alexa Insulin sensitivity regulates cholesterol metabolism to a greater extent than obesity: lessons from the METSIM Study.


Translational Medicine

Author(s): Gylling H, Hallikainen M, Pihlajamki J, Simonen P, Kuusisto J,

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Abstract Cholesterol synthesis is upregulated and absorption downregulated in insulin resistance and in type 2 diabetes. We investigated whether alterations in cholesterol metabolism are observed across the glucose tolerance status, from normoglycemia through impaired glucose tolerance to type 2 diabetes, in 781 randomly selected men 45 to 70 years of age from a population-based Metabolic Syndrome in Men Study. Cholesterol metabolism was assayed using surrogate serum markers, squalene, and noncholesterol sterols. The study population was classified into subgroups according to glucose tolerance as follows: normoglycemia, impaired fasting glucose, impaired glucose tolerance, and type 2 diabetes. LDL cholesterol did not differ between the groups. Cholesterol synthesis markers were lowest and absorption markers highest in normoglycemia. Sitosterol was lower in subjects with impaired fasting glucose compared with normoglycemic subjects (113 +/- 7 vs. 136 +/- 3 10(2) mumol/mmol of cholesterol, P < 0.05). LDL cholesterol was not associated with lathosterol/sitosterol ratio, a marker of cholesterol metabolism. Peripheral insulin sensitivity evaluated by the Matsuda index was associated with the lathosterol/sitosterol ratio in the entire population (r = -0.457, P < 0.001) and with that of lathosterol/cholestanol independently of obesity. In conclusion, cholesterol metabolism was altered already from subjects with impaired fasting glucose. Upregulated cholesterol synthesis was associated with peripheral insulin resistance independent of obesity.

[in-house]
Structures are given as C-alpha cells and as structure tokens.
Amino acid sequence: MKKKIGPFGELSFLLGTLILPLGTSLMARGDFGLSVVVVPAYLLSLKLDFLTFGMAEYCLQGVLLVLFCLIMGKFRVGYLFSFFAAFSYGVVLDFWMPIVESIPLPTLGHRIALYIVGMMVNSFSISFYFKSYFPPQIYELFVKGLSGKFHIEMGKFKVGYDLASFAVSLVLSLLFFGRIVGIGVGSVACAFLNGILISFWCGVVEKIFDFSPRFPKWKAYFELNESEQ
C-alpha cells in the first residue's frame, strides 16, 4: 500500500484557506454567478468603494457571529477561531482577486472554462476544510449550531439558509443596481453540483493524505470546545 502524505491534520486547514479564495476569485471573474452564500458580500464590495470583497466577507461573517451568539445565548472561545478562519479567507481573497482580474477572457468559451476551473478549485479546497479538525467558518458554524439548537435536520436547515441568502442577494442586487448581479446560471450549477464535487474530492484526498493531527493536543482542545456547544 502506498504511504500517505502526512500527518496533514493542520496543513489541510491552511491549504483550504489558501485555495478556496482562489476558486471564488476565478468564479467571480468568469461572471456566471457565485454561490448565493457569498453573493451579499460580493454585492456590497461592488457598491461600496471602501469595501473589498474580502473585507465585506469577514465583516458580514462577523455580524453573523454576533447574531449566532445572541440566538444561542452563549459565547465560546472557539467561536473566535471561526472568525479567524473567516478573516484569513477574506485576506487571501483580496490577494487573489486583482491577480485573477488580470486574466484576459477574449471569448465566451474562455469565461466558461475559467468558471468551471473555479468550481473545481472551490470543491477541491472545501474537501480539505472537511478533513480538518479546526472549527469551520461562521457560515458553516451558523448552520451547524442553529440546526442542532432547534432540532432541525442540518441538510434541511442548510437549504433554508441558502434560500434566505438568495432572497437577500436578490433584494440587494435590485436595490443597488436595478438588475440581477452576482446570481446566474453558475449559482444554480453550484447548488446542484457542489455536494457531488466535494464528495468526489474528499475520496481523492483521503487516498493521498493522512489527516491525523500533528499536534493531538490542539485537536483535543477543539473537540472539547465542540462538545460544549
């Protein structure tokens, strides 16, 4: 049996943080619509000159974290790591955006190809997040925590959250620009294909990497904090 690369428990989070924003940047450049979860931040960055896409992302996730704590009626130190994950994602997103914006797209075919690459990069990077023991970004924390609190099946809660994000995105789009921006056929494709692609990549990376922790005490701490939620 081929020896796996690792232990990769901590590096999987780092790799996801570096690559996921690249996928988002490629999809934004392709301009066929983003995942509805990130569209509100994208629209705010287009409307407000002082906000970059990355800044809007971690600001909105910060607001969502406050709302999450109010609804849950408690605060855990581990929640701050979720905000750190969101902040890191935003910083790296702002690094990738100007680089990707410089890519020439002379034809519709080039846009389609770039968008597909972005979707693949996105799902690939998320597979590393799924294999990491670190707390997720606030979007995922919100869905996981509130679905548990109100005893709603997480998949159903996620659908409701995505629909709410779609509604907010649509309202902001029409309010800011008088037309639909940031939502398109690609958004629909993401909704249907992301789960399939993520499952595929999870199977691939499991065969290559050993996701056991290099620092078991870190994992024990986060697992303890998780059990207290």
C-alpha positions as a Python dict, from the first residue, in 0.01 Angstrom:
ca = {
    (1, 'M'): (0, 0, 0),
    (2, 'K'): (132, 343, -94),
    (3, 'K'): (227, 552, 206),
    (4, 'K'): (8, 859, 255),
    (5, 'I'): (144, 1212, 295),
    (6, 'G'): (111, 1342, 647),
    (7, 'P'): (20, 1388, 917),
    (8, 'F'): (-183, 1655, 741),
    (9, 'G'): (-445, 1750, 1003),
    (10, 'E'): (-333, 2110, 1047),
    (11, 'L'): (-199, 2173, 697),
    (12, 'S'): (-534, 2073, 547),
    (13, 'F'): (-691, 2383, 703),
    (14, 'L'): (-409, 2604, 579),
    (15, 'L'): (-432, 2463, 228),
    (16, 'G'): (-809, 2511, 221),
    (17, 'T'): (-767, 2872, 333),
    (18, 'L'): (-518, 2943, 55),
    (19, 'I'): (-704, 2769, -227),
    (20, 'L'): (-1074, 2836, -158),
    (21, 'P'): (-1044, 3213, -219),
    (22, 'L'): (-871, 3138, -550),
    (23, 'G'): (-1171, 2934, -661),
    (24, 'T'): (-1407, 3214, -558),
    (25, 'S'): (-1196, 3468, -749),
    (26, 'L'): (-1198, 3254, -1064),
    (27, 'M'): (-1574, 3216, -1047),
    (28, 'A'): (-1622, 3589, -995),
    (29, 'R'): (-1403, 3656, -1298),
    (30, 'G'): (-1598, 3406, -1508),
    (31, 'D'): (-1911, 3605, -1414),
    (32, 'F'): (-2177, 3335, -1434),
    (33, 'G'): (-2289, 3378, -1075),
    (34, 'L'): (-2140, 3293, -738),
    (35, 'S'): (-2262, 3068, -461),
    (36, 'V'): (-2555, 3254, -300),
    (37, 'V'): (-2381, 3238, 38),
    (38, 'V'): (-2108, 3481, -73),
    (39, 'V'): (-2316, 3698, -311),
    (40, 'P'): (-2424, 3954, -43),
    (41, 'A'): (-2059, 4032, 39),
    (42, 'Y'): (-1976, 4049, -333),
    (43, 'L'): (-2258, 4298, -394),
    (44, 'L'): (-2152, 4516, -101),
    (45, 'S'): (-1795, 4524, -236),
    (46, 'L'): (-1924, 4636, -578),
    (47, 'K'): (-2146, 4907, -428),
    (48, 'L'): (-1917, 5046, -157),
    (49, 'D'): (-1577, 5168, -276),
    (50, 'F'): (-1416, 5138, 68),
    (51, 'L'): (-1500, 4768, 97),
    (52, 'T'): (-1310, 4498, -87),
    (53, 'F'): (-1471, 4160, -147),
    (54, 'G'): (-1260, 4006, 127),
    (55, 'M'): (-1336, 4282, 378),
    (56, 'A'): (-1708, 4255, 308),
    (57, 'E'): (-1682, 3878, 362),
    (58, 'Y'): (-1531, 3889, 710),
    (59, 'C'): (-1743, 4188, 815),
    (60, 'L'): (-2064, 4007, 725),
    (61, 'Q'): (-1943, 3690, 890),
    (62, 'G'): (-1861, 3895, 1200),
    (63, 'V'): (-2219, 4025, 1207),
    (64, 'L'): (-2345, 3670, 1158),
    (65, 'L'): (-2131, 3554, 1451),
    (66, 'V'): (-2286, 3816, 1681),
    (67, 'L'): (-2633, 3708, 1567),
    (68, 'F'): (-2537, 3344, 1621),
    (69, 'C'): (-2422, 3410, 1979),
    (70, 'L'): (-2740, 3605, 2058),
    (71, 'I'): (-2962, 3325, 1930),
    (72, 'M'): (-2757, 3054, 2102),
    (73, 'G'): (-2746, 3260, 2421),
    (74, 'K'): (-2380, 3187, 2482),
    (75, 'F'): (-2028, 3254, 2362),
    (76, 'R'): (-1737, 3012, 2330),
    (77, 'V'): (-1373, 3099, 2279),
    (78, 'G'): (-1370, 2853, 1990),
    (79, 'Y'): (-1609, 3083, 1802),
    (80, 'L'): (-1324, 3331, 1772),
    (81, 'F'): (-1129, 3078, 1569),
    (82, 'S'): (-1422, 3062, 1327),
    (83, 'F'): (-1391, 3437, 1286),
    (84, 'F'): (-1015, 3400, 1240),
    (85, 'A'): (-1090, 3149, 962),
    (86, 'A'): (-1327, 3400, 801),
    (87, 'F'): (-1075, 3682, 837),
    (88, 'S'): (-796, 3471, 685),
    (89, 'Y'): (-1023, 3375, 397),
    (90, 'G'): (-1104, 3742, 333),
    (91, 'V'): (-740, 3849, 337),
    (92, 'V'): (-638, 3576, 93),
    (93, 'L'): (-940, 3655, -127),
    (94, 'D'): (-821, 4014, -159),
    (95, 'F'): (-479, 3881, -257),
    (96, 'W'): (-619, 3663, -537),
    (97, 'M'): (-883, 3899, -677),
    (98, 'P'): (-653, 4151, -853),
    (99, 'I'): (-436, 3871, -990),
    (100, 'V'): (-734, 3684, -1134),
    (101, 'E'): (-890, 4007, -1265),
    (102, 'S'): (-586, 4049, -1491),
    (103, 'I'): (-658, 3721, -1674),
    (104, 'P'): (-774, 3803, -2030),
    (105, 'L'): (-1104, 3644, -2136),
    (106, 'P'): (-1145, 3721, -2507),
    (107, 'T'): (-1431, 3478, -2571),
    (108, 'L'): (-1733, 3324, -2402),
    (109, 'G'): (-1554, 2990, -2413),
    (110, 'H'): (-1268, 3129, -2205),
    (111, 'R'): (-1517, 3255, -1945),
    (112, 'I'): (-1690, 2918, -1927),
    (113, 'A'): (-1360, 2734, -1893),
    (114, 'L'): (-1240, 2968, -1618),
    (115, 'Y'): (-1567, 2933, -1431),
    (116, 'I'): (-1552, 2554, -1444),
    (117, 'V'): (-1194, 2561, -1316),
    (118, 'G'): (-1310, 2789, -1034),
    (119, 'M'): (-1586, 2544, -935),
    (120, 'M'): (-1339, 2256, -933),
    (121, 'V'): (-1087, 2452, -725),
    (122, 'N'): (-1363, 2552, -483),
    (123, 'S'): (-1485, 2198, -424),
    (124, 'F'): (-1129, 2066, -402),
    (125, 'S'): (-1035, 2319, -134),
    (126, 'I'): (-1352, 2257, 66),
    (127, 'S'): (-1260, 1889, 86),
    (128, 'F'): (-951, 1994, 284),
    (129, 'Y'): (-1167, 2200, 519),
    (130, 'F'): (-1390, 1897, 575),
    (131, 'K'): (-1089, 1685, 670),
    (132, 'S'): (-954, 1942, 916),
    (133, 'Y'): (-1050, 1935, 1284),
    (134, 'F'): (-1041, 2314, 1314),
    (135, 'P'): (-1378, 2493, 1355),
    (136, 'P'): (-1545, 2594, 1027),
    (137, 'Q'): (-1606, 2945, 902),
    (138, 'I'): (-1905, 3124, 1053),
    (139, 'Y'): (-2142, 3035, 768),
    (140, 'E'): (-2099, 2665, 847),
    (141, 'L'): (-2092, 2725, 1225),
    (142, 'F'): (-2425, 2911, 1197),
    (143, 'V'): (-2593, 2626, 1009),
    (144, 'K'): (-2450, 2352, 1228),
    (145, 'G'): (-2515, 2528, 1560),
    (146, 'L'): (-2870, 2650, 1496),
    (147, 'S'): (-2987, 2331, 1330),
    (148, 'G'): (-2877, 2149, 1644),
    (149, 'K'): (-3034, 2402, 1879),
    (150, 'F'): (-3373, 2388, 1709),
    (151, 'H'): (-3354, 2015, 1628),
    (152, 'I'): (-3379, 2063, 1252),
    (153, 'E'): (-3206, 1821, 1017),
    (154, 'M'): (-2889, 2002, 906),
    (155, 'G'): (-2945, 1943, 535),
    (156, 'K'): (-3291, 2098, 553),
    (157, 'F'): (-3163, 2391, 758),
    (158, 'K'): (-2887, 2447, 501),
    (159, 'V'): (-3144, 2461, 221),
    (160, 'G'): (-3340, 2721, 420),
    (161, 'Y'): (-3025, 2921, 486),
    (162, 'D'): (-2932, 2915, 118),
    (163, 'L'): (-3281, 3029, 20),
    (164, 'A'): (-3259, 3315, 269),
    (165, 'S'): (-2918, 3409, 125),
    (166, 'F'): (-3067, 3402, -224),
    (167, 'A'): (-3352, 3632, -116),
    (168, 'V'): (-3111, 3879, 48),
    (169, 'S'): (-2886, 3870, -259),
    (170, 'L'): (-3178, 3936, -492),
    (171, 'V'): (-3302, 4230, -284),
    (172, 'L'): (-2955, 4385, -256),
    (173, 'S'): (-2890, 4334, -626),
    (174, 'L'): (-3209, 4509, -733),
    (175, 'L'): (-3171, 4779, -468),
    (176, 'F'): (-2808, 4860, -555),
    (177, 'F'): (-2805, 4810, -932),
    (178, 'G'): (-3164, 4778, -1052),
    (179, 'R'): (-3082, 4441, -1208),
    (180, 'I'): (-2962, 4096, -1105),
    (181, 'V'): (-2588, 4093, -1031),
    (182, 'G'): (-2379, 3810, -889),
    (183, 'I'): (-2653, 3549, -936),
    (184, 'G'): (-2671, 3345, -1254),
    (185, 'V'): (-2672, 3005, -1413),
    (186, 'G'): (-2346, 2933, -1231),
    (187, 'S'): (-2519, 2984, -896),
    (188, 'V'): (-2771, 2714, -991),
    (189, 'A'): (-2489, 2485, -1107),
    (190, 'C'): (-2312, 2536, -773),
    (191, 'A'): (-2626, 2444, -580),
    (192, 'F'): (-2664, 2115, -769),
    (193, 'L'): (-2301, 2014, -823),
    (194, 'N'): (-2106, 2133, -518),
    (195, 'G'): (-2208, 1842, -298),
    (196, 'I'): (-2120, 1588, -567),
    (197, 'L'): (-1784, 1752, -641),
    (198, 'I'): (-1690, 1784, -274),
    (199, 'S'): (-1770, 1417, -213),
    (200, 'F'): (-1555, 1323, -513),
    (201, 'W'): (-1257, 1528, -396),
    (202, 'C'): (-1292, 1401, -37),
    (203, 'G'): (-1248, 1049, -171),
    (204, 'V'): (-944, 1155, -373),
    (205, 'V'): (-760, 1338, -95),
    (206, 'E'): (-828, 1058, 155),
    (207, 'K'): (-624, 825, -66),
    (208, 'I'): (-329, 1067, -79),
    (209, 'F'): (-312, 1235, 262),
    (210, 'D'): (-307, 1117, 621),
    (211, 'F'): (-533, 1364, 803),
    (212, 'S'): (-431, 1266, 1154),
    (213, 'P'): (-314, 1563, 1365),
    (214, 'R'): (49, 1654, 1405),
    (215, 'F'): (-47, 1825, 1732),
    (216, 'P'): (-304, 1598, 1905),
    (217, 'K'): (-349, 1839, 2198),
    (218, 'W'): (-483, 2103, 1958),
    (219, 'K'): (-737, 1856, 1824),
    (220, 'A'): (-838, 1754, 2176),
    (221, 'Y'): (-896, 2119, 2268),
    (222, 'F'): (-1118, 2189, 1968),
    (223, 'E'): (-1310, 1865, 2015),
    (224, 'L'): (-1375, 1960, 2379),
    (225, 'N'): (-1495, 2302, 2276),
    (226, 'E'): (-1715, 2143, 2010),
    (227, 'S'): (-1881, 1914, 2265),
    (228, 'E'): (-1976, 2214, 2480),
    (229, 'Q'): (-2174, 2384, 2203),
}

This article was published in J Lipid Res and referenced in Translational Medicine

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